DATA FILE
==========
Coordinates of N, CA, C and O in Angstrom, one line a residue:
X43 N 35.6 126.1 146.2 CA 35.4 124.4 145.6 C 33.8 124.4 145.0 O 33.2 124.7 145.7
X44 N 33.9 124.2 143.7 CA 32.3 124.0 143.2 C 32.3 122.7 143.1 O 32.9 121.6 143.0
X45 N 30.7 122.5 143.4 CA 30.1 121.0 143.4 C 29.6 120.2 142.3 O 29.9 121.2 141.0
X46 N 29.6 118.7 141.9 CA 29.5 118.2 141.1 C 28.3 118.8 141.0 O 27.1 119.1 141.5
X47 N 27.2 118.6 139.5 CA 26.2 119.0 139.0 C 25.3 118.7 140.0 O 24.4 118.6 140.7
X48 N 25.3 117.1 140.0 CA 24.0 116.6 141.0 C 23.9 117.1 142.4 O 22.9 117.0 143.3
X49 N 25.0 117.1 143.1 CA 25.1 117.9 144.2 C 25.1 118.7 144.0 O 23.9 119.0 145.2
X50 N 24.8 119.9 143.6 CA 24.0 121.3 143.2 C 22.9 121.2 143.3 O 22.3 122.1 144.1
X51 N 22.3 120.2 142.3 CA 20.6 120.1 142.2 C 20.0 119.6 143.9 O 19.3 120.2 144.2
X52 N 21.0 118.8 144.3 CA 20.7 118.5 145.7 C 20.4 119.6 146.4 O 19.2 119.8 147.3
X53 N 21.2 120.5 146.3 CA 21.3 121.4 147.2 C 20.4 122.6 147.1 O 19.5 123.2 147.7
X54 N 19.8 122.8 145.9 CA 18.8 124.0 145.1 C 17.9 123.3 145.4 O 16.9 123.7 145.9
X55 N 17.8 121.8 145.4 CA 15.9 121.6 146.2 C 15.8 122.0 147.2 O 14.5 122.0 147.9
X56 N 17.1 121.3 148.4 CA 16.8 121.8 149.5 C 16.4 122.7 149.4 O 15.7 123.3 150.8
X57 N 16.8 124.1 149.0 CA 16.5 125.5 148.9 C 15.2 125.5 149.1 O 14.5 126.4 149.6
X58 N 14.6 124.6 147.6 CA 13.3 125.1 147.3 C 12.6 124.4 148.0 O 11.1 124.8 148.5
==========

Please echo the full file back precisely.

Coordinates of N, CA, C and O in Angstrom, one line a residue:
X43 N 35.6 126.1 146.2 CA 35.4 124.4 145.6 C 33.8 124.4 145.0 O 33.2 124.7 145.7
X44 N 33.9 124.2 143.7 CA 32.3 124.0 143.2 C 32.3 122.7 143.1 O 32.9 121.6 143.0
X45 N 30.7 122.5 143.4 CA 30.1 121.0 143.4 C 29.6 120.2 142.3 O 29.9 121.2 141.0
X46 N 29.6 118.7 141.9 CA 29.5 118.2 141.1 C 28.3 118.8 141.0 O 27.1 119.1 141.5
X47 N 27.2 118.6 139.5 CA 26.2 119.0 139.0 C 25.3 118.7 140.0 O 24.4 118.6 140.7
X48 N 25.3 117.1 140.0 CA 24.0 116.6 141.0 C 23.9 117.1 142.4 O 22.9 117.0 143.3
X49 N 25.0 117.1 143.1 CA 25.1 117.9 144.2 C 25.1 118.7 144.0 O 23.9 119.0 145.2
X50 N 24.8 119.9 143.6 CA 24.0 121.3 143.2 C 22.9 121.2 143.3 O 22.3 122.1 144.1
X51 N 22.3 120.2 142.3 CA 20.6 120.1 142.2 C 20.0 119.6 143.9 O 19.3 120.2 144.2
X52 N 21.0 118.8 144.3 CA 20.7 118.5 145.7 C 20.4 119.6 146.4 O 19.2 119.8 147.3
X53 N 21.2 120.5 146.3 CA 21.3 121.4 147.2 C 20.4 122.6 147.1 O 19.5 123.2 147.7
X54 N 19.8 122.8 145.9 CA 18.8 124.0 145.1 C 17.9 123.3 145.4 O 16.9 123.7 145.9
X55 N 17.8 121.8 145.4 CA 15.9 121.6 146.2 C 15.8 122.0 147.2 O 14.5 122.0 147.9
X56 N 17.1 121.3 148.4 CA 16.8 121.8 149.5 C 16.4 122.7 149.4 O 15.7 123.3 150.8
X57 N 16.8 124.1 149.0 CA 16.5 125.5 148.9 C 15.2 125.5 149.1 O 14.5 126.4 149.6
X58 N 14.6 124.6 147.6 CA 13.3 125.1 147.3 C 12.6 124.4 148.0 O 11.1 124.8 148.5